Here Is What Should You Do to Prepare for Recession

Here Is What Should You Do to Prepare for Recession

Members of the Federal Reserve warned last month that there was a 50% chance of a recession in 2024. Likewise, the ongoing layoffs in the tech sector seem to prove that a recession is inevitable. Alright, does that mean more people will lose their jobs? And all market assets are set to fall?

Sun Tzu, the Chinese author of the Art of War, once said, “Know the enemy and know yourself; you will never be in peril in a hundred battles.” To win the “battle”, our MoneySmart team has prepared you with financing tips and investment strategies to get ahead of the game.

What Is A Recession? Why Would It Happen?

By definition, a recession is an economic situation where the national GDP declines for 2 consecutive months in the first quarter.

Why does a recession happen? The simple answer lies in the psychology of public spending.

The negative wealth effect theory suggests that if people expect their income to be cut in the future, they will spend less. And the vicious cycle continues with sales drops, company profit drops, and potential layoffs. In the end, people’s incomes get cut for real, and they have less to spend. This is a self-fulfilling prophecy: when you expect a recession to come, it will come.

What Signals Can We Find Before a Recession Comes?

So, how could you spot a potential recession before it comes? Here are four factors to look at:

Gross Domestic Product (GDP)

GDP measures the national economic output. In simple words, it is a metric to show how much economic activity has been done at a certain time. If GDP is falling for two consecutive months, the country is considered to be in recession.

Retail sales

It is a metric that shows consumer confidence in the momentum of economic growth in an economy. If retail sales are dropping, it might indicate a sign of a potential recession.

Unemployment rate

To sustain retail sales, consumers need a job with a stable income. A high unemployment rate will affect consumers’ spending because they will have less incentive to spend in case they get fired. Then, a recession is expected to set in.

Industrial production index

The industrial production index reflects changes in the production level of industrial sectors such as mining, manufacturing, electricity, gas and steam. This is also a leading indicator of recession. If the output level is expected to drop, GDP will also likely decline because fewer products will be available for sale.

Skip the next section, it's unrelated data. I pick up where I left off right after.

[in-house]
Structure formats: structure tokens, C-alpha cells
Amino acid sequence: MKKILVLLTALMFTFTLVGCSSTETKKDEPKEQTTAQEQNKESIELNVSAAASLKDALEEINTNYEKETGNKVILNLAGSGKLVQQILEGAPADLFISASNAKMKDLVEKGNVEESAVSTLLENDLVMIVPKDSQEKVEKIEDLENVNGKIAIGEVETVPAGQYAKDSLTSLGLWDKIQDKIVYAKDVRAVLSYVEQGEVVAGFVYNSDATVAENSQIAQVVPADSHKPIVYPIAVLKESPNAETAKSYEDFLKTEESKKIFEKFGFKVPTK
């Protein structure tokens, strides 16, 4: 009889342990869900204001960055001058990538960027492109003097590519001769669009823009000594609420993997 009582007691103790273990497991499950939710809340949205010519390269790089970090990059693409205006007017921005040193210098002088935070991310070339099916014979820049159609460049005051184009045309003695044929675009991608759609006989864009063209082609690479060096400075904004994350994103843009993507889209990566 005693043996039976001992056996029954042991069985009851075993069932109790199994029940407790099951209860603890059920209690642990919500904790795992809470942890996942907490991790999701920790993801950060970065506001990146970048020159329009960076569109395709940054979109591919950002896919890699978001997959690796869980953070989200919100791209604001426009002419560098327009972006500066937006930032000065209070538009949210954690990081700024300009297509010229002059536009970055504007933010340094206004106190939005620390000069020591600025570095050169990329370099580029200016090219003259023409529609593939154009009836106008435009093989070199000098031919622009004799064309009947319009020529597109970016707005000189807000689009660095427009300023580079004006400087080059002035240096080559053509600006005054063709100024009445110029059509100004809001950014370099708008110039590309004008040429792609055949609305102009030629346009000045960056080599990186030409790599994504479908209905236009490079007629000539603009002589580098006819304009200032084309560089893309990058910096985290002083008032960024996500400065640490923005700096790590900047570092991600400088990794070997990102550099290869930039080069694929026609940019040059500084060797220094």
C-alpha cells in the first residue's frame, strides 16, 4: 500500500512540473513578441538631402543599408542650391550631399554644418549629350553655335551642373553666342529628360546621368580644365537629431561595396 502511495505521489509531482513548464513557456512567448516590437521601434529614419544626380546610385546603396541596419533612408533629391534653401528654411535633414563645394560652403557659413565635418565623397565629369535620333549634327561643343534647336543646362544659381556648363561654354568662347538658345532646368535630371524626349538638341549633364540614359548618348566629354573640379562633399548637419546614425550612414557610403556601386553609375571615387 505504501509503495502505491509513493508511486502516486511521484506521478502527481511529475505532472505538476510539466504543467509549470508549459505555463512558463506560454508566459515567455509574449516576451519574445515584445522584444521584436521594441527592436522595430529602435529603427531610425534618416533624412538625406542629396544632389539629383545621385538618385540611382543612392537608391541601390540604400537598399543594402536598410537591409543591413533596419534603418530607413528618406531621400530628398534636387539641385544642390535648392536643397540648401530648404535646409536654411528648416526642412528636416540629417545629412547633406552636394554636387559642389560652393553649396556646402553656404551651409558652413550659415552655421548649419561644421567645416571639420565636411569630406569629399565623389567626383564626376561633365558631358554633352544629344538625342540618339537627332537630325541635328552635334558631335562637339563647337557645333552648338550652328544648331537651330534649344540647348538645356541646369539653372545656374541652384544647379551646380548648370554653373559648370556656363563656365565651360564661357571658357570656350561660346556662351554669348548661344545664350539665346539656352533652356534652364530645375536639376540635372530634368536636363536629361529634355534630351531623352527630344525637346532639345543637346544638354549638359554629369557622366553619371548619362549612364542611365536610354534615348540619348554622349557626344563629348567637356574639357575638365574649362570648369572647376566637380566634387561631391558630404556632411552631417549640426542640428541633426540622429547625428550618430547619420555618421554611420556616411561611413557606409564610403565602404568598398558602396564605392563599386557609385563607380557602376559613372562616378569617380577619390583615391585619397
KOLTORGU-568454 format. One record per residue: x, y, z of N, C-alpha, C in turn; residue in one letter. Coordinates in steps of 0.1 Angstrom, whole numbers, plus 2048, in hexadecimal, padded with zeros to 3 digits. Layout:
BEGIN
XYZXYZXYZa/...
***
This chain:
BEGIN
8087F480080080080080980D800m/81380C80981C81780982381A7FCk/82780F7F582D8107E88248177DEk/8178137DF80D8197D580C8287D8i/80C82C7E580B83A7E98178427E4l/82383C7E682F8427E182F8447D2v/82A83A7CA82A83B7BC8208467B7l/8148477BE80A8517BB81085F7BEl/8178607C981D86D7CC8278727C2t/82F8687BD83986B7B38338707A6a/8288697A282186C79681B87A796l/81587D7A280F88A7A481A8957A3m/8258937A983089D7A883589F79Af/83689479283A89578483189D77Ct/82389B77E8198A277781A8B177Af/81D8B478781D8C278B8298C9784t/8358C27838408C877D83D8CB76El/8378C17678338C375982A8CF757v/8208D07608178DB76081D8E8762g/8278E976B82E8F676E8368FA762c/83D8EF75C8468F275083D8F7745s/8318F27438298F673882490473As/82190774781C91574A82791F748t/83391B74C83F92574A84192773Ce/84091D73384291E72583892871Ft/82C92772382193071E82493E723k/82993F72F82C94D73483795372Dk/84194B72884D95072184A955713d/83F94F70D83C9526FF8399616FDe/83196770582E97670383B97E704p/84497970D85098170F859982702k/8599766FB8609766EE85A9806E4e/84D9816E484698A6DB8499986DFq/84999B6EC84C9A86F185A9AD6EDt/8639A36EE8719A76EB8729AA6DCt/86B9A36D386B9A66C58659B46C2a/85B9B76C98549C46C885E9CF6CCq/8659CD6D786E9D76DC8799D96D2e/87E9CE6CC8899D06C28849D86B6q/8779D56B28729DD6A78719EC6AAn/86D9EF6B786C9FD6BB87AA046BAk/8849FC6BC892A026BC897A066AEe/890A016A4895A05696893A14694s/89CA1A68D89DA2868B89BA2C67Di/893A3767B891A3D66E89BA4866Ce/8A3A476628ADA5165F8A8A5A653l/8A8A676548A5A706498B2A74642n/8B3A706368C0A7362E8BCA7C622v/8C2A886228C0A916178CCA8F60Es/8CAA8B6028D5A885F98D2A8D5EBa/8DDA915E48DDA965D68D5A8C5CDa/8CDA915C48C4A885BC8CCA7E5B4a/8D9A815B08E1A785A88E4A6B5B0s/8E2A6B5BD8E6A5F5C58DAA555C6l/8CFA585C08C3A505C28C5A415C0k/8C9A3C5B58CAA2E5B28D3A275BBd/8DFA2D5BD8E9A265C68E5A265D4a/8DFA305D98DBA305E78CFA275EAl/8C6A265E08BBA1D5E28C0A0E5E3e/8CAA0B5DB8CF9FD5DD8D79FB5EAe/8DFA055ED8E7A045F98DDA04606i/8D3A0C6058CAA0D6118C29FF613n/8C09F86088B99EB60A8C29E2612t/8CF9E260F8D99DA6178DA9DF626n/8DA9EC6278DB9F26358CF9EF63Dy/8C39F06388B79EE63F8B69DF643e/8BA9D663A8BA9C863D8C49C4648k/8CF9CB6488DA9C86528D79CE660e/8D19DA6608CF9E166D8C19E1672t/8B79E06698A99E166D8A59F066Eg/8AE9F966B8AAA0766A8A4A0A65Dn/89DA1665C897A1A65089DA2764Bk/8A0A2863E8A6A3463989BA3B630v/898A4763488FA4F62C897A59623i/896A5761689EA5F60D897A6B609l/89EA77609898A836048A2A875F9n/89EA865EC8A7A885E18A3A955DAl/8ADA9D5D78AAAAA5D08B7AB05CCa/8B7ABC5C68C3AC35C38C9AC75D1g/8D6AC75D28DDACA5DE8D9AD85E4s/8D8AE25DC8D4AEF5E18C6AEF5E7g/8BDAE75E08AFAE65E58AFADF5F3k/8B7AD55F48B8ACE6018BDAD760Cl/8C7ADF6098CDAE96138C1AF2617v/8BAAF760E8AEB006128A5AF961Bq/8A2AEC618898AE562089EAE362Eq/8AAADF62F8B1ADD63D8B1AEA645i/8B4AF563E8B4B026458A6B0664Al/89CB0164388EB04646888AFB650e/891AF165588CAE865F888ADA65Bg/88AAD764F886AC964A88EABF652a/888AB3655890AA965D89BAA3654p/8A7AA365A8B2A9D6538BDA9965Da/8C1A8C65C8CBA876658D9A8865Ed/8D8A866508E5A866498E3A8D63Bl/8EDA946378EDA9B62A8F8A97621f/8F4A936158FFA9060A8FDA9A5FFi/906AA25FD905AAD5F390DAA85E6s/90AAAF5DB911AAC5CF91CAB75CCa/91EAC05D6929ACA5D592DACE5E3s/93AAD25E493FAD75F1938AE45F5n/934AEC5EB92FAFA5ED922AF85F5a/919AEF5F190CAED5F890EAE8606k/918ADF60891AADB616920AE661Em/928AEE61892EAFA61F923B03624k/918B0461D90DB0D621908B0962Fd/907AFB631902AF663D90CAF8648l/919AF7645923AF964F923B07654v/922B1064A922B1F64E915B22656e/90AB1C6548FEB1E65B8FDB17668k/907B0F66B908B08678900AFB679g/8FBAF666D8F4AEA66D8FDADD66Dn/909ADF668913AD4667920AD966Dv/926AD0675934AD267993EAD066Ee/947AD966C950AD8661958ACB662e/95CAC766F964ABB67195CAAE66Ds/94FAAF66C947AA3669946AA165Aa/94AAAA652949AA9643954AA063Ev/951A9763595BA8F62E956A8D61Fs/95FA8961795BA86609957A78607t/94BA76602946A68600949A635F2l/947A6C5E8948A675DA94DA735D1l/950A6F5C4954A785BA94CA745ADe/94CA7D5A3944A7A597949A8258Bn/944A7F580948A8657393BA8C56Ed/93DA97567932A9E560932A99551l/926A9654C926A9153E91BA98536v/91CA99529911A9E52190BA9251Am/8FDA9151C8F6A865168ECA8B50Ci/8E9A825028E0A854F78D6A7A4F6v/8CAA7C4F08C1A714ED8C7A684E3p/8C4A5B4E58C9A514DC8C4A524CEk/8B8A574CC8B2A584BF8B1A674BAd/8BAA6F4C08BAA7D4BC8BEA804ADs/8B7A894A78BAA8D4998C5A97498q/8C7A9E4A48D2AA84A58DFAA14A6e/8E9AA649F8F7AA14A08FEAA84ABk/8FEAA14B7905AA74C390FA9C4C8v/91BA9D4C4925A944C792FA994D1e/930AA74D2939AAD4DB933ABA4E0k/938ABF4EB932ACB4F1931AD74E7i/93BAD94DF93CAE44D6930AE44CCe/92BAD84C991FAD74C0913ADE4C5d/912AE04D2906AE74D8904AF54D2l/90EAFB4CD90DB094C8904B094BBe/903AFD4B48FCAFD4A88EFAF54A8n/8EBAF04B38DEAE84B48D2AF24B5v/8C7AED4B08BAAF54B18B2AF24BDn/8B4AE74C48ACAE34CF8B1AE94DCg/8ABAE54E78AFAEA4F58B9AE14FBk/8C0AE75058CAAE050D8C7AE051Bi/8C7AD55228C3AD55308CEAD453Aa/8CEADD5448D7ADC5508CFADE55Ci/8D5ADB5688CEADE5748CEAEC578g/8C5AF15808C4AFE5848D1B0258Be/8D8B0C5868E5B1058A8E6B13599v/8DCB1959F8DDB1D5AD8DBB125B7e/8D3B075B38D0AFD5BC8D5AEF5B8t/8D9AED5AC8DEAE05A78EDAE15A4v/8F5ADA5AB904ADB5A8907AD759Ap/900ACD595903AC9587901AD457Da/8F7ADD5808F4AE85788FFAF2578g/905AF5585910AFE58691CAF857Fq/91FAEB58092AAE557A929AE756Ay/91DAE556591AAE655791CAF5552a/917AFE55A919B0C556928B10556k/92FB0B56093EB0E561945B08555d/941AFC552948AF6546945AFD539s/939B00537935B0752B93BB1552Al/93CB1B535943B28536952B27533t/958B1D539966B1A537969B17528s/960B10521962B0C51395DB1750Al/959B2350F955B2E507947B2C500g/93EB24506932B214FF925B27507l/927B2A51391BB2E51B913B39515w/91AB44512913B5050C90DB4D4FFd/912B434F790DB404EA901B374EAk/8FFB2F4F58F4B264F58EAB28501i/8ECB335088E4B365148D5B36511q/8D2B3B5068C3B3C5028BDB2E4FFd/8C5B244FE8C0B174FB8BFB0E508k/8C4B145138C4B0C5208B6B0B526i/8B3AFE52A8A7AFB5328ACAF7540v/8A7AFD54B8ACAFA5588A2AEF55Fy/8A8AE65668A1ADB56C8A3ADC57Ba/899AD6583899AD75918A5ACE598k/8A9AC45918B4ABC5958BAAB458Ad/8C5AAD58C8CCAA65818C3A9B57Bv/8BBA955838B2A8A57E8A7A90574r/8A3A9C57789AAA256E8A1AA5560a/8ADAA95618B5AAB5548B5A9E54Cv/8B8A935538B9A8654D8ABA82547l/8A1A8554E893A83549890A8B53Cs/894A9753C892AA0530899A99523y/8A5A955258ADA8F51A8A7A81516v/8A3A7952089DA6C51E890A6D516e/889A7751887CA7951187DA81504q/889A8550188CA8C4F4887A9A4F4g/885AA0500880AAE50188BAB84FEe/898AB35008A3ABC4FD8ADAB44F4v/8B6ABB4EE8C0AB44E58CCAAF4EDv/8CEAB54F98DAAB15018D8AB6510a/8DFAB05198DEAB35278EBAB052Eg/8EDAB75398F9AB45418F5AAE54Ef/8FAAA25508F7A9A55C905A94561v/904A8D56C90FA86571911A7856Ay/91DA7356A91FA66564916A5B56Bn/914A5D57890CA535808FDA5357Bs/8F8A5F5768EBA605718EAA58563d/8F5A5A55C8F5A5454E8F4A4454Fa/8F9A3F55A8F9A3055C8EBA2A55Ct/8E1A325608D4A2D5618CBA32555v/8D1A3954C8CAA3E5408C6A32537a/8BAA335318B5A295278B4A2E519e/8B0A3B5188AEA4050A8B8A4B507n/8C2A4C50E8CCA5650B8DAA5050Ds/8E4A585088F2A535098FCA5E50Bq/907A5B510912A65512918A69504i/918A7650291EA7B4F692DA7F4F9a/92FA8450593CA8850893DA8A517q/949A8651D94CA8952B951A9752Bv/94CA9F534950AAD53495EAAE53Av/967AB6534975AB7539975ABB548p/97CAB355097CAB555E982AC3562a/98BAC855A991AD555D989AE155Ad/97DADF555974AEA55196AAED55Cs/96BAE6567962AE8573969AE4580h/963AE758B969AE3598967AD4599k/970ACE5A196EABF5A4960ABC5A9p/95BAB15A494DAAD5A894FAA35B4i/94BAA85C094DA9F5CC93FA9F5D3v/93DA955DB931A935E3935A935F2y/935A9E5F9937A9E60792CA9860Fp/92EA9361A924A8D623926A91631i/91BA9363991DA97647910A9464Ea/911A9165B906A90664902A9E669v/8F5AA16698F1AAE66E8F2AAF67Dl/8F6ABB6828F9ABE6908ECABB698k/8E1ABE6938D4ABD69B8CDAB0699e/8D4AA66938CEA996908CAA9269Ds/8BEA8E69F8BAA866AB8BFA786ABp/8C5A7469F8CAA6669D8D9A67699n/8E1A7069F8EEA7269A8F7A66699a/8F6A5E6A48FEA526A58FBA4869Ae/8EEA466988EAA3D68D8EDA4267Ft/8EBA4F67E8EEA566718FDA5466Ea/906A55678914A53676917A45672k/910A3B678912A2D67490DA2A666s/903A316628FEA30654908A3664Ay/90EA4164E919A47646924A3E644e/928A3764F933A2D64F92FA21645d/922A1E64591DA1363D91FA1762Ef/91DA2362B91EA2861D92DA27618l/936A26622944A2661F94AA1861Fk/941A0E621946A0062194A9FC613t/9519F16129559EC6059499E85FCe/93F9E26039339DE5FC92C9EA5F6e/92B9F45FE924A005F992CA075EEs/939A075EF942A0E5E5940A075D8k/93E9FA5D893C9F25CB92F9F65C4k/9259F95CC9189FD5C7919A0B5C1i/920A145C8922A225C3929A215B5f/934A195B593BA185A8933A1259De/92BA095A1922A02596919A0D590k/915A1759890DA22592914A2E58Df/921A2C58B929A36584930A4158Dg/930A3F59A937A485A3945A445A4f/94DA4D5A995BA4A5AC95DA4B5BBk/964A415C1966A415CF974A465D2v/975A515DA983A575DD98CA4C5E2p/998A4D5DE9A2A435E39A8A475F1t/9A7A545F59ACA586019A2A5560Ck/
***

Inverted Yield Curve

A yield curve shows bond market liquidity, which reflects the investor’s confidence in future economic activity.

In a normal situation, the yield curve should be an upward-sloping curve, which means the yield of the long-term bond is higher than the short-term yield. And it reflects that investors have confidence in the economy and invest in the market.

However, suppose investors expect poor economic performance. In that case, they will park their money in a safe place, like U.S. 10-year bonds, for stable yields, which will drive the long-term yield down, and then an inverted yield curve appears.

Are We in a Recession Now?

According to a traditional definition, the U.S. is not currently in a recession. The conventional definition of a recession is 2 consecutive months of declines in economic activity.

The U.S. GDP data released in Q2 and Q3 2023 showed 2-quarters of a growth in GDP. So, the U.S. economy is not regarded as a recession.

How Long Would A Recession Last? How Do You Know If It Is Over?

Okay, what if a recession is already here? Then how long would it last? When can I start to invest in the market again?

Since a recession isn’t something new in history, and we’ve looked back through the historical data, here are some insights:

  • The U.S. market has experienced 11 recessions since 1948.
  • Modern recessions usually last 17 months since 1854.
  • The length of a recession is getting shorter.
  • The average American recession has lasted ten months if you only consider the post-WWII period.

What Should You Prepare When Recession Comes?

As Fed Chair Jerome Powell said, “No one knows whether there’s going to be a recession or not and, if so, how bad that recession would be.” So, It’s always wise to prepare for the worst.